Skills, financing on agenda as Rwanda marks Press Freedom Day

Rwanda joins the rest of the world to celebrate the World Press Freedom Day today. Nadege Imbabazi

As Rwanda joins the rest of the world to celebrate the World Press Freedom Day on May 3, stakeholders will be reflecting on the working environment of journalists in the country.

Gonzaga Muganwa, the executive director of the Rwandan Journalists Association, said that this year, the celebrations come at a time when progressive reforms are ongoing as far as the law related to the media is concerned, notably decriminalisation of defamation.

“The environment for press freedom is improving and it’s in line with the good working relationship between policymakers in the Government and the media,” Muganwa said.

“Last year, no journalist was charged because of their profession. It shows that professionalism has improved,” he added.

However, Muganwa pointed out that there are areas that still need improvement, including equipping journalists with more skills and boosting financial capacity of media houses. He also called on Rwandan journalists to take advantage of the conducive working environment to go about their work more diligently, especially investigative journalism.

Gerald Mbanda, who heads media affairs and communication department at Rwanda Governance Board, says that the Government initiated media reforms in 2013 to enable  media practitioners do their work without hindrance.

“One of such reforms includes enactment of an access to information law, which has enabled journalists and the general public to get information. The self-regulatory mechanism is also a big achievement and has done a great job in handling media-related complaints and cases,” Mbanda told The New Times.

He said that the Government considers media as an essential tool in promoting accountability and democracy, adding that Government is satisifed  that journalists in Rwanda conduct their work in a safe environment and that no journalist has lately been harassed, imprisoned or killed because of their work.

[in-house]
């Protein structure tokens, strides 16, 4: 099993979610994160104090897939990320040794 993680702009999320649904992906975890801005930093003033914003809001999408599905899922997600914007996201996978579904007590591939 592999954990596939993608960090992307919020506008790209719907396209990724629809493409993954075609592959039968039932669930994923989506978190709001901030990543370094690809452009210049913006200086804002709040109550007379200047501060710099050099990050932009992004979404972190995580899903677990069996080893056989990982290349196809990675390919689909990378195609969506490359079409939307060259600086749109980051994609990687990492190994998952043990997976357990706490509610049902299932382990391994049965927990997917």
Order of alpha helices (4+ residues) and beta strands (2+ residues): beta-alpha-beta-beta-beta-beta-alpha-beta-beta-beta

“Media practitioners should uphold ethical and professional standards, by desisting from circulating fake news. They also need to embrace new technologies,” Mbanda said.

Regarding challenges related to media profitability, Mbanda argued that this is a global issue and media houses should be innovative as it is no longer business as usual.

He says that media businesses can think about mergers as a way to improve business profitability and produce quality content.

The chairperson of Rwanda Media Commission (RMC), Cléophas Barore, lauded the improvement of media freedom in Rwanda, noting that newly released reports by media watchdogs show an improvement in the country’s ranking.

“Reports by RMC and the RGB show a very good improvement in media freedom. This is also shown by the media pluralism in Rwanda with different editorial lines and the fact that we have a self-regulatory body that allows journalists to distinguish between what is good and what is bad. That it is a good step forward,” he said.

Barore also commended the Government for taking steps toward decriminalising defamation.


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